Significance


The 14th day of the dark half of every month- Krsna Chaturdasi- is called Sivarathri. The one in the month of Magha (February-March) is known as Mahasivarathri, since it is the greatest and darkest night of all.

Of all the major Hindu festivals, Mahasivarathri is the only one wherein the seriousness part is predominant. There is practically no festivity, revelry or gaiety in its observance, the whole thing being one of continuous solemnity. This is but natural since Siva is the god of the ascetics, the very incarnation of vairagya or renunciation. The basic disciplines to be kept up on this day are ahimsa (non-injury), satya (speaking the truth), brahmacharya (continence), daya (compassion), ksama (forgiveness) and anasuyata (absence of jealousy).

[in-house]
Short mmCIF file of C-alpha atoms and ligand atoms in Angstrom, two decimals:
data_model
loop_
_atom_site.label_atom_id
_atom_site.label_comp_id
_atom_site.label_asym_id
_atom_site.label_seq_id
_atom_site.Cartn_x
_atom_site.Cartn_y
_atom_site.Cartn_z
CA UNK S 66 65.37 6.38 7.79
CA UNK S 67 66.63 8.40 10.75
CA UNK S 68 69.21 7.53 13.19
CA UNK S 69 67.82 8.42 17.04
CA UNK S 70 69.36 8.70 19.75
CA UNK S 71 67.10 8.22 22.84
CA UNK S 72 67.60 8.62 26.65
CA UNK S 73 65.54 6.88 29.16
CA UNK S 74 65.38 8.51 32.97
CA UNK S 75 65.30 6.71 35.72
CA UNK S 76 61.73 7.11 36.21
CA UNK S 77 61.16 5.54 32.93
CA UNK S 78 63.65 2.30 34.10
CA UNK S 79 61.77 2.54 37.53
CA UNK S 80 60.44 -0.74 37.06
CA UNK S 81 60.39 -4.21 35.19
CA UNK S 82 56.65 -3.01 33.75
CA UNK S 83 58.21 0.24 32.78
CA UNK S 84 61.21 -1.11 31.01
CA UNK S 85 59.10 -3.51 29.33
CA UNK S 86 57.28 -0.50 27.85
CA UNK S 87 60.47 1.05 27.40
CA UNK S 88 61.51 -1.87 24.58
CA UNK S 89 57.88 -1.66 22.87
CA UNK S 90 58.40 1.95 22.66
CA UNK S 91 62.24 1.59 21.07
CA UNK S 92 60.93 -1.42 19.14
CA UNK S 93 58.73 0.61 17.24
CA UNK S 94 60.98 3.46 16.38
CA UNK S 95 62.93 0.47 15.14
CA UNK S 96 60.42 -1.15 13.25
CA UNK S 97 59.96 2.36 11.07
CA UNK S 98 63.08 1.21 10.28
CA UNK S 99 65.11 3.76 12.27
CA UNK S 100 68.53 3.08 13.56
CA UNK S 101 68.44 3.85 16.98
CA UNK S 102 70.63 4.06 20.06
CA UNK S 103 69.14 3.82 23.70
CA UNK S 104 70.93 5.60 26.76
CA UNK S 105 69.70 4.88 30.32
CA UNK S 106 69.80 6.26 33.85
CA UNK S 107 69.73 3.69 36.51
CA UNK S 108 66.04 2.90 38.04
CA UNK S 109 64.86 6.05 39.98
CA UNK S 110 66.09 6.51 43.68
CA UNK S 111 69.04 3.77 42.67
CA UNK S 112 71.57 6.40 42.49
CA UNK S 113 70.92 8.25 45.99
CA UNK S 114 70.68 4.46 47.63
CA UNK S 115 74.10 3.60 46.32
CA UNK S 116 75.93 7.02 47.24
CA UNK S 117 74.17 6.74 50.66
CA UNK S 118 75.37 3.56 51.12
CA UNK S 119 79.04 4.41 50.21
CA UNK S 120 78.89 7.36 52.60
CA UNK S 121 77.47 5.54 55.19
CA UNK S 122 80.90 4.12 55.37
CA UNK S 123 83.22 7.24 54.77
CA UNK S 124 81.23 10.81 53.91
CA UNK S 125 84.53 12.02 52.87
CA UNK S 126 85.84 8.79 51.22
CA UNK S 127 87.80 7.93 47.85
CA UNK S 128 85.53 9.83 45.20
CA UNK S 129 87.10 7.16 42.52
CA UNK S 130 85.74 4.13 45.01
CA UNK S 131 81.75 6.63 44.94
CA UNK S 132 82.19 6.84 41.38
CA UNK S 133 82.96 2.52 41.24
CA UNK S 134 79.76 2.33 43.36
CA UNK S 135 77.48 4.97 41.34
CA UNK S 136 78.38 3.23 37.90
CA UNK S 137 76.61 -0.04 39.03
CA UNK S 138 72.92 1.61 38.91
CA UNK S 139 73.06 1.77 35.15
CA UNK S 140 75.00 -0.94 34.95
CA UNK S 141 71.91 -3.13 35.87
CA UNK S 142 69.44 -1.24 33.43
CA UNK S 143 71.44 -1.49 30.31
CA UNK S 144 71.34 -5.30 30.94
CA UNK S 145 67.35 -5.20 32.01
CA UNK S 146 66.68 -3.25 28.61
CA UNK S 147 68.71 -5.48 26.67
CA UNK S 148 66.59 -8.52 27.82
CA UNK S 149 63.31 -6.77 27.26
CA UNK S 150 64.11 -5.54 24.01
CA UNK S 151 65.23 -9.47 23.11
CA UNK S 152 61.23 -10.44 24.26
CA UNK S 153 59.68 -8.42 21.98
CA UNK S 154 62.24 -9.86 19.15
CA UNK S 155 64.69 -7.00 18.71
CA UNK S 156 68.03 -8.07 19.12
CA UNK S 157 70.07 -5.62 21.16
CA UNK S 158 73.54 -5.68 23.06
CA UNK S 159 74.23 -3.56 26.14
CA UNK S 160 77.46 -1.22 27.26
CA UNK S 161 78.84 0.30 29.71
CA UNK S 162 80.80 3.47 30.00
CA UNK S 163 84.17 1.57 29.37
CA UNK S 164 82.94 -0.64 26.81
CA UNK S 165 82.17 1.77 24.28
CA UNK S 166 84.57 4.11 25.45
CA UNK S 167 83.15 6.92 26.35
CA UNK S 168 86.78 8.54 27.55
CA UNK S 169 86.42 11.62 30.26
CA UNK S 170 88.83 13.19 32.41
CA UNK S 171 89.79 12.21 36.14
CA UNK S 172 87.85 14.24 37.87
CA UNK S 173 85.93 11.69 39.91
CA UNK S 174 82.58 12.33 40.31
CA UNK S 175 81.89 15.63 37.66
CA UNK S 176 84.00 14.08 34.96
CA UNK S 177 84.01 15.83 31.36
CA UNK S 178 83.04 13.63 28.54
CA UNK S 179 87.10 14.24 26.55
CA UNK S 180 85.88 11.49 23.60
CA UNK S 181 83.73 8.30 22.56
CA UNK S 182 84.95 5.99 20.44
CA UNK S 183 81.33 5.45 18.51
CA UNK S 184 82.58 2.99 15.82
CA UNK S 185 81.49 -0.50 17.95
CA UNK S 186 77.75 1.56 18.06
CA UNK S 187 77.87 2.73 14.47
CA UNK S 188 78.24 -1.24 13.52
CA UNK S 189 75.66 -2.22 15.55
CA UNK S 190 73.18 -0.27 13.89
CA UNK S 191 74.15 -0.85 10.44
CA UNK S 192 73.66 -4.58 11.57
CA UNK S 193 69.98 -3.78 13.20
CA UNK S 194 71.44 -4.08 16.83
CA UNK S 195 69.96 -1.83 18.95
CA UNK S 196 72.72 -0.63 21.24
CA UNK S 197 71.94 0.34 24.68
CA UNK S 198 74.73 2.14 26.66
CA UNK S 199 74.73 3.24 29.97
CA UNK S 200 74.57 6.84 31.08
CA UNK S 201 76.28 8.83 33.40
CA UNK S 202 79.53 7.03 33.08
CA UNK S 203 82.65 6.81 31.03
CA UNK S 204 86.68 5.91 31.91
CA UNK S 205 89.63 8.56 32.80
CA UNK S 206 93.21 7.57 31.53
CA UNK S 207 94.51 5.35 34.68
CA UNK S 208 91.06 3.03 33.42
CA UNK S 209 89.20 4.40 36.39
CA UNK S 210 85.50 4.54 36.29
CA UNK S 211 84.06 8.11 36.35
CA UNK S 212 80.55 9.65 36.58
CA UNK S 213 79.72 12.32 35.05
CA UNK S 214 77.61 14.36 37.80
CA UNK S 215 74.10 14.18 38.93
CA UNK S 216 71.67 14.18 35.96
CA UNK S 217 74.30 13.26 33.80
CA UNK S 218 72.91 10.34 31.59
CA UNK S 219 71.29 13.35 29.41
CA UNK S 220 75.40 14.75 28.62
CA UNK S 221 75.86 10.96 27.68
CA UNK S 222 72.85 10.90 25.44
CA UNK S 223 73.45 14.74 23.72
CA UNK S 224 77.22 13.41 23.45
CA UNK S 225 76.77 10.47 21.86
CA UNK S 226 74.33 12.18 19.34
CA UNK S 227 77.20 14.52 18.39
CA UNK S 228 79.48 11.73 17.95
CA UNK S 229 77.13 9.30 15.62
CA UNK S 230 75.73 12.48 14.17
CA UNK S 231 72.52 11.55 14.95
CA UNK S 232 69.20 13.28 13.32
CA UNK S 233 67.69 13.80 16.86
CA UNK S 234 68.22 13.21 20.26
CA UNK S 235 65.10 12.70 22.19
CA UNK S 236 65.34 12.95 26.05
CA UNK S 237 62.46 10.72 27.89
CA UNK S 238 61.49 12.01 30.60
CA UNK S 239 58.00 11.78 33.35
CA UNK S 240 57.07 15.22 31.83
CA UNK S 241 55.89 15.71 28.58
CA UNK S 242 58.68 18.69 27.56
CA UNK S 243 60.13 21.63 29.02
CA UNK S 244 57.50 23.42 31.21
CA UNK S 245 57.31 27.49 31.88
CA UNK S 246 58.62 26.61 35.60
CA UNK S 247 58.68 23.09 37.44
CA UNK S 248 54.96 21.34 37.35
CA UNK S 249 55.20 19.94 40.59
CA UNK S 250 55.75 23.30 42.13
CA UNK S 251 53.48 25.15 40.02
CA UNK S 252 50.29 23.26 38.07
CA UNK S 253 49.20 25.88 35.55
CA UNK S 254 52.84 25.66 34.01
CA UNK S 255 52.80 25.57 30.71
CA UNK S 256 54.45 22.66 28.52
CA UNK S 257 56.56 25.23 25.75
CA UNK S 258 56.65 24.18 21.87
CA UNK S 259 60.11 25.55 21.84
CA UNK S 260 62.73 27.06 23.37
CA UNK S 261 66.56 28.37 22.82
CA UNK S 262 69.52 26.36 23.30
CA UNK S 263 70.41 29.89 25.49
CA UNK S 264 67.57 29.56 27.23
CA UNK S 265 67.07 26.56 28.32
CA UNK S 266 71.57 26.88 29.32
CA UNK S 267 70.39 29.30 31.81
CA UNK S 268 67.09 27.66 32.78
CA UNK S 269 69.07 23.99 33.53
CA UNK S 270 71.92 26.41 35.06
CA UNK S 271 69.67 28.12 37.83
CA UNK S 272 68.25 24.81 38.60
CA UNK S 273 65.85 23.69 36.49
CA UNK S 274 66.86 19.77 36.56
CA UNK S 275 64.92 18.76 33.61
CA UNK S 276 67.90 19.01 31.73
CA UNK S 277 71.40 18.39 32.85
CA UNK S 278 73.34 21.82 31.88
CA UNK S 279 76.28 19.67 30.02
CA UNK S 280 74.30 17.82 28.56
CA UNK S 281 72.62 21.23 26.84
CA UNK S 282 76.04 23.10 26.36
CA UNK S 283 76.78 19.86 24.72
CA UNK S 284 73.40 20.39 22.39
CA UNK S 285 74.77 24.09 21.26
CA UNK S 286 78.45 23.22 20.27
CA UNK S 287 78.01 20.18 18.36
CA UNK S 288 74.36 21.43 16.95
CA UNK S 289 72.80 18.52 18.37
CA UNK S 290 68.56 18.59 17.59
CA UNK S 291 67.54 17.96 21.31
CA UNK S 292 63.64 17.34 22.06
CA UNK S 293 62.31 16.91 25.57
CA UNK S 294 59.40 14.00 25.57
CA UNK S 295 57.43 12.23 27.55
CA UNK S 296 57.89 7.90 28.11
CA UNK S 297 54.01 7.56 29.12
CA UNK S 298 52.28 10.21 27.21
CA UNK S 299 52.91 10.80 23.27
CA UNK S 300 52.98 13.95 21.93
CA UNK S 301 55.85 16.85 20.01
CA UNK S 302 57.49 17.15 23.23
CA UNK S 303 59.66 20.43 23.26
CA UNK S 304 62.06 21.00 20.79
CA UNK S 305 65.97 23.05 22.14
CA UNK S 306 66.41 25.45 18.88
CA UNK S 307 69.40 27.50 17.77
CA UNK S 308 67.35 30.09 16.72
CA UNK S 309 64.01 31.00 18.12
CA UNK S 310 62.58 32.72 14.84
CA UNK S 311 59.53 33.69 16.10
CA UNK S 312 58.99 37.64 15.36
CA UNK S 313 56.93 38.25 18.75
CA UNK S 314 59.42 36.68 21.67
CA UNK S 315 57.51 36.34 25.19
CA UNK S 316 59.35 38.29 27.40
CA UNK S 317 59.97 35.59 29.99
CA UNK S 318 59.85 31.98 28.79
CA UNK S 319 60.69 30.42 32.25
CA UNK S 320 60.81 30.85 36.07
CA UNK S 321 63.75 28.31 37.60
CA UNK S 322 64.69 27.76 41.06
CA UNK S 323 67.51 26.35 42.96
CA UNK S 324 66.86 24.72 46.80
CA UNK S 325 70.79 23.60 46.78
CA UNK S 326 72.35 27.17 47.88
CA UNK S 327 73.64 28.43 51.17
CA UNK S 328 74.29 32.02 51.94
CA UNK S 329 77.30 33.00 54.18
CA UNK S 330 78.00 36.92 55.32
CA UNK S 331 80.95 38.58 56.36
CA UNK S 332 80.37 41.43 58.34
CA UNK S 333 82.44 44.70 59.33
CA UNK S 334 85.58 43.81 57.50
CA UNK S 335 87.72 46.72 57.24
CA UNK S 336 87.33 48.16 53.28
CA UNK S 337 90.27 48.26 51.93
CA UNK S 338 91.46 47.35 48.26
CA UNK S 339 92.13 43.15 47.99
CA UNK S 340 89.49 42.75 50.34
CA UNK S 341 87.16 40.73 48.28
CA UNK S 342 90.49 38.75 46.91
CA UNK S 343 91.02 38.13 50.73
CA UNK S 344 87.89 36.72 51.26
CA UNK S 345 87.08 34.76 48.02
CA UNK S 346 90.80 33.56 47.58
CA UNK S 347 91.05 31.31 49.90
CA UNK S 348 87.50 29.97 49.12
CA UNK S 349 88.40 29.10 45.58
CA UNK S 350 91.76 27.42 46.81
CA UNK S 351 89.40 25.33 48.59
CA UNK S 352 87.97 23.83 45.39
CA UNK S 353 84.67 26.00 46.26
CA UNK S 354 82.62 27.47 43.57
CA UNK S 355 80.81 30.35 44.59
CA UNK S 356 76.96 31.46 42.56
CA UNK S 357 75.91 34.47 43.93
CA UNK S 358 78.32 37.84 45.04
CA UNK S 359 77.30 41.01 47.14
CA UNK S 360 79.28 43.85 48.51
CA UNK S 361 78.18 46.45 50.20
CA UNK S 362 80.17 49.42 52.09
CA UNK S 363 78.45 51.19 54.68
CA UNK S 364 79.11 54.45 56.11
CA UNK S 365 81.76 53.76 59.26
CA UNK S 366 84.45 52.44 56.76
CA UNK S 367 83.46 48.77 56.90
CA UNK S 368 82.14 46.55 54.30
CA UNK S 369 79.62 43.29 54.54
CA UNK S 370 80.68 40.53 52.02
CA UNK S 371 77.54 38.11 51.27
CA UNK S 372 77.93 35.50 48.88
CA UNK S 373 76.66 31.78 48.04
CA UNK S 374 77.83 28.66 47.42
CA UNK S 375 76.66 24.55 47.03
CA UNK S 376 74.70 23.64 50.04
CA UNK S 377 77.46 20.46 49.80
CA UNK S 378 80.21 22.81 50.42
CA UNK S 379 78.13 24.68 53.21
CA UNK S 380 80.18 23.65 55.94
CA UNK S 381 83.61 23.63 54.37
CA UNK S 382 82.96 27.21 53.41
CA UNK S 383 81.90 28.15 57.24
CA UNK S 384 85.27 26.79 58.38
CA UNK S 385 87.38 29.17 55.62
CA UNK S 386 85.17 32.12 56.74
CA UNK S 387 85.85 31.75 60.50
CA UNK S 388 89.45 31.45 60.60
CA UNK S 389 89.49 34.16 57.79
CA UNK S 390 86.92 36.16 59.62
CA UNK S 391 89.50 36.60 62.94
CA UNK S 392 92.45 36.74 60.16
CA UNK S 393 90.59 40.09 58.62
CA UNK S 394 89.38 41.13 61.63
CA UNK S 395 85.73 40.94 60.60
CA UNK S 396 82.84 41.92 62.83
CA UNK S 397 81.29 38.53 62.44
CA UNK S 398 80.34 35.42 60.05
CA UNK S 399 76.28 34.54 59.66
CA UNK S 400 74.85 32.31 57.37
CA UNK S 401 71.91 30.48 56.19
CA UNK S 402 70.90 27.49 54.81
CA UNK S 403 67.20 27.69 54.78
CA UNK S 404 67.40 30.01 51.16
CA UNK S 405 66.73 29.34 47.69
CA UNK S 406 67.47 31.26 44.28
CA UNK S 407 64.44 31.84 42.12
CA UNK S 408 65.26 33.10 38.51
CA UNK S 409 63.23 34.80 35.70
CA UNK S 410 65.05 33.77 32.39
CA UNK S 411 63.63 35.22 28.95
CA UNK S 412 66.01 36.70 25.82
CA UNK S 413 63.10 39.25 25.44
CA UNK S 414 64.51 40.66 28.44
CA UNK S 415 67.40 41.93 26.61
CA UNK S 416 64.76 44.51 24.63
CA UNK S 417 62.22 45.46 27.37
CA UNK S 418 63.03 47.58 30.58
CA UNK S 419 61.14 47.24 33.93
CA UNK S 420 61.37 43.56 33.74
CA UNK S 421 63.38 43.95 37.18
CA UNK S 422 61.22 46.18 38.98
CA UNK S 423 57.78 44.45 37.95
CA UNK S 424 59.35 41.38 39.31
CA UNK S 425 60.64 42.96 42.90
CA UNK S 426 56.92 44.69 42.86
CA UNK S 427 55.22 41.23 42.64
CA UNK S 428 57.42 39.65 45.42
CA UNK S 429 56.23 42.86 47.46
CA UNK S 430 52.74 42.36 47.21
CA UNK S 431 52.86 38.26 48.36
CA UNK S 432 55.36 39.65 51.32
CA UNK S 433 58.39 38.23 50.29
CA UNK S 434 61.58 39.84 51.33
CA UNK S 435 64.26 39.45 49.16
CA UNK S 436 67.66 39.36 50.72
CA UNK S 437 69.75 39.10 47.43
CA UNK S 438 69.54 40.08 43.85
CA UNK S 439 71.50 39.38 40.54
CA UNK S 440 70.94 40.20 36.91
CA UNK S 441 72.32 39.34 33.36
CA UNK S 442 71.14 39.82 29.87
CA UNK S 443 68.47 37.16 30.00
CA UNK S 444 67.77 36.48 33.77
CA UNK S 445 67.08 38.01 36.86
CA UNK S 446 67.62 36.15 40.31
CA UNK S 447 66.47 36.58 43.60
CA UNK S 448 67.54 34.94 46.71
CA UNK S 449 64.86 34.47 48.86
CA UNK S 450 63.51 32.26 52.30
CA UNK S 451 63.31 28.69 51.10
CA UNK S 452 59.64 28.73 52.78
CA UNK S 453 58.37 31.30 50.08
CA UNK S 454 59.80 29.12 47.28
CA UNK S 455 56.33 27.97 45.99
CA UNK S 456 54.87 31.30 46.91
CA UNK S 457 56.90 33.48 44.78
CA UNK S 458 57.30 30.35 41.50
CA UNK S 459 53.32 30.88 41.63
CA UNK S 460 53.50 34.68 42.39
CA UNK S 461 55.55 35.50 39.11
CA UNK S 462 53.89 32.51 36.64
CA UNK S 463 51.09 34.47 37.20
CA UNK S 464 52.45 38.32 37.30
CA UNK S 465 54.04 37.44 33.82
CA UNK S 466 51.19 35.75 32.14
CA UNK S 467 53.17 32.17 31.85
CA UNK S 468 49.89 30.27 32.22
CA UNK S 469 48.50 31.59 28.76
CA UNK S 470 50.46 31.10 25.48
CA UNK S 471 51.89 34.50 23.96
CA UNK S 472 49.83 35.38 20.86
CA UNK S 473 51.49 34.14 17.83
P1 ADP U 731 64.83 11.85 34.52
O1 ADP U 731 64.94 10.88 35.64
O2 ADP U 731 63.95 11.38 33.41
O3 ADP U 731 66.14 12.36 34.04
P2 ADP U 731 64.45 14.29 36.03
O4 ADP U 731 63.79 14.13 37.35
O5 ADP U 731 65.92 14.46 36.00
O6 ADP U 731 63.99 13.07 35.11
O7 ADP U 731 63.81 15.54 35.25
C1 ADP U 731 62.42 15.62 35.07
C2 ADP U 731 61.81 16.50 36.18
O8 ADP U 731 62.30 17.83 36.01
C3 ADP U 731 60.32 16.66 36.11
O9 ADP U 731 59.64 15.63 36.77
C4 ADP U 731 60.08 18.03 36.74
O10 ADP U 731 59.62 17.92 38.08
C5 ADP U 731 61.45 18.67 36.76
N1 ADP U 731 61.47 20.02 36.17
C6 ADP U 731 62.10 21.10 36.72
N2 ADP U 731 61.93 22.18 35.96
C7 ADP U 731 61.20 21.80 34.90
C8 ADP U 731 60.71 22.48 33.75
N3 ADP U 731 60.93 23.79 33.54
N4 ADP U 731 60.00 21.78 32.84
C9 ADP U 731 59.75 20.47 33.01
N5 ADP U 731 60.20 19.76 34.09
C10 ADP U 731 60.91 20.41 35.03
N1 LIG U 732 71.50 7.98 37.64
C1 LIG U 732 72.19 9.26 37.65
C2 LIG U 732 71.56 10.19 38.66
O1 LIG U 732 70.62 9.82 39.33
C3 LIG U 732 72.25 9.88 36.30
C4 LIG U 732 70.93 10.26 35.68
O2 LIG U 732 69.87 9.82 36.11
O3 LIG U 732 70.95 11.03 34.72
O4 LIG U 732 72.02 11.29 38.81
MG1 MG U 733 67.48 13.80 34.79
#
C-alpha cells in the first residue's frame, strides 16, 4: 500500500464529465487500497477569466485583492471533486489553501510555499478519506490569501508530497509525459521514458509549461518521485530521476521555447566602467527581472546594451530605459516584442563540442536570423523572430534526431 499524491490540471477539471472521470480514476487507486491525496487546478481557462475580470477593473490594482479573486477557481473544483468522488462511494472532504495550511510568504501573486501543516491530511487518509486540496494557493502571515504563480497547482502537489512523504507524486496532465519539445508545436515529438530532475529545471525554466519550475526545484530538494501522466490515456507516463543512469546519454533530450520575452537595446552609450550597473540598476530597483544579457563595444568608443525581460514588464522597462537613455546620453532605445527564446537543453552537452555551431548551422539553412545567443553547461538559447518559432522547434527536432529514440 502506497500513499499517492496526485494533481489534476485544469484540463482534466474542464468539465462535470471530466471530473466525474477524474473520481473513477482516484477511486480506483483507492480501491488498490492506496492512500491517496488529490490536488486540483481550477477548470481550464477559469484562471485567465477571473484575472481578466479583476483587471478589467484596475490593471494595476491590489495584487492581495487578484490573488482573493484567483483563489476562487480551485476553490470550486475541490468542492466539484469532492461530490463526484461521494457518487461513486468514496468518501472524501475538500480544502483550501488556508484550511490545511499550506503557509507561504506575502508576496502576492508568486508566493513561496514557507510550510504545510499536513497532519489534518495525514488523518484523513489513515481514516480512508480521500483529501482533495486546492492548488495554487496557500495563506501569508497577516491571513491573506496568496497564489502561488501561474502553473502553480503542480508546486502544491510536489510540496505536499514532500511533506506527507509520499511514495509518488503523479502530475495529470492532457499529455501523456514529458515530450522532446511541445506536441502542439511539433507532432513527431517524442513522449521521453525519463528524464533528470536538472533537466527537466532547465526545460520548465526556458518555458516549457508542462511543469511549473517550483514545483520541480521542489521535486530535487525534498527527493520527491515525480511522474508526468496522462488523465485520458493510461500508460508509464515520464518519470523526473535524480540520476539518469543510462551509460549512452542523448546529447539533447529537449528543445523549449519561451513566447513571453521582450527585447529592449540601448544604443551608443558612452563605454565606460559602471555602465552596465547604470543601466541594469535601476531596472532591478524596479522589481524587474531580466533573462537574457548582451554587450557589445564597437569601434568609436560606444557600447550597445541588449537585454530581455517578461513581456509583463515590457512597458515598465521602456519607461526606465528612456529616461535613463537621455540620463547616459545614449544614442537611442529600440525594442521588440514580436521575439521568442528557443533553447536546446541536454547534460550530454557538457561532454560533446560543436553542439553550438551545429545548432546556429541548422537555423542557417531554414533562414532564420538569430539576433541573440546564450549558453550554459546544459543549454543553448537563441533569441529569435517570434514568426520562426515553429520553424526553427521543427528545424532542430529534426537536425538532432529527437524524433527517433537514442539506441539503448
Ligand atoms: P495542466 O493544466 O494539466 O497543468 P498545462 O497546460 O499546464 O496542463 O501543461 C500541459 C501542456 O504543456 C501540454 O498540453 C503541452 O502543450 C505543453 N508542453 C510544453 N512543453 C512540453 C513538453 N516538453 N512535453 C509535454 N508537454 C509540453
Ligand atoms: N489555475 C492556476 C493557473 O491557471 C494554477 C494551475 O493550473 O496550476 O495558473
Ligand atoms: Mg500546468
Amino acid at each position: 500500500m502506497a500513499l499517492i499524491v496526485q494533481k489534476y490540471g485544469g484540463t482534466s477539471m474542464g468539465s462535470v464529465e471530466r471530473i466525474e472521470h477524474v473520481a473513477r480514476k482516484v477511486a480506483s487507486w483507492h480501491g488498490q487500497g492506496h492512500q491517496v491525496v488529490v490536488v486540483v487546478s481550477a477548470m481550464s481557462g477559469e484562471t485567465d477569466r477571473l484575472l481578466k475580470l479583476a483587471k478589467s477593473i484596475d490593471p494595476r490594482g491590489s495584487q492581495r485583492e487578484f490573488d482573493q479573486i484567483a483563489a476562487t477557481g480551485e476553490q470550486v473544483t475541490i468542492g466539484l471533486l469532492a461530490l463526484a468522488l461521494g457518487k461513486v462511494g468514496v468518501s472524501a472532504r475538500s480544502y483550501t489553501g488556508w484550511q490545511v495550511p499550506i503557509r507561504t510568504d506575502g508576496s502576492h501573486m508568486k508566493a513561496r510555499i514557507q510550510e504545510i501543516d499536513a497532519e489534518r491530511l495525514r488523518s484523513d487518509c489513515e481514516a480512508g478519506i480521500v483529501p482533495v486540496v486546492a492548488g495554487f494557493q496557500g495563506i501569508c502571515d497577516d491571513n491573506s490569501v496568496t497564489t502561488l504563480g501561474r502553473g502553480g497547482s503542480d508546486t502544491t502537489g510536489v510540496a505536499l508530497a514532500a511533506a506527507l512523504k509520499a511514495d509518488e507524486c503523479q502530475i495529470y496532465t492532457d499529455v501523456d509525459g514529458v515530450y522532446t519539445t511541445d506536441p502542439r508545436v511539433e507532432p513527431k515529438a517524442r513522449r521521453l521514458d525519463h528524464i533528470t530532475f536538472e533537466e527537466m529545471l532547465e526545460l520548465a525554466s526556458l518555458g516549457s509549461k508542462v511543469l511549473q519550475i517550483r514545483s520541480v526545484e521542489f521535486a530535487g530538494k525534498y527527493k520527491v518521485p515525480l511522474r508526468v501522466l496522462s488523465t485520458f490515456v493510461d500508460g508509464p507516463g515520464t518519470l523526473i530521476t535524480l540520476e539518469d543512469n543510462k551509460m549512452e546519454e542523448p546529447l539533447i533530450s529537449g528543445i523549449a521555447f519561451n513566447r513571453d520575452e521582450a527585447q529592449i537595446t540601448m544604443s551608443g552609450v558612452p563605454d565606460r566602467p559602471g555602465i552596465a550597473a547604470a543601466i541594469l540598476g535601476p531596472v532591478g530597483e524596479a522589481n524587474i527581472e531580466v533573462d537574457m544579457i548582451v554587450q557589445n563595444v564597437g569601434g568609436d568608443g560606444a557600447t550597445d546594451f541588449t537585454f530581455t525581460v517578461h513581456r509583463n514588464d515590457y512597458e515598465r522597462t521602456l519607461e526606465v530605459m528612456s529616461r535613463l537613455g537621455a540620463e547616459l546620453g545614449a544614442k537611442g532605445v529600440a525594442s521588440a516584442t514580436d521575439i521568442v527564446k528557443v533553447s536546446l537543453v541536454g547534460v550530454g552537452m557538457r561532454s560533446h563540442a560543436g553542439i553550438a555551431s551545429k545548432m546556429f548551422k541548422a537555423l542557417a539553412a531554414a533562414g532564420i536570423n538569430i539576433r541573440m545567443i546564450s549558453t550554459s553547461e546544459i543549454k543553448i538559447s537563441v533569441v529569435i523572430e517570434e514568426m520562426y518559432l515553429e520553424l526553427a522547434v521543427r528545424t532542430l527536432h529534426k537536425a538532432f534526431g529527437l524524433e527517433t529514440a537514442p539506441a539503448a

Fasting is one of the most essential aspects on this day. So is jagarana or keeping vigil in the night. Worship of Siva throughout the night, bathing the Sivalinga with panchamrta (five tasty things- milk, curds, ghee, sugar and honey), homa , japa (chanting) of the mulamantra (basic mantra) and prayer for forgiveness- are involved in its observance.

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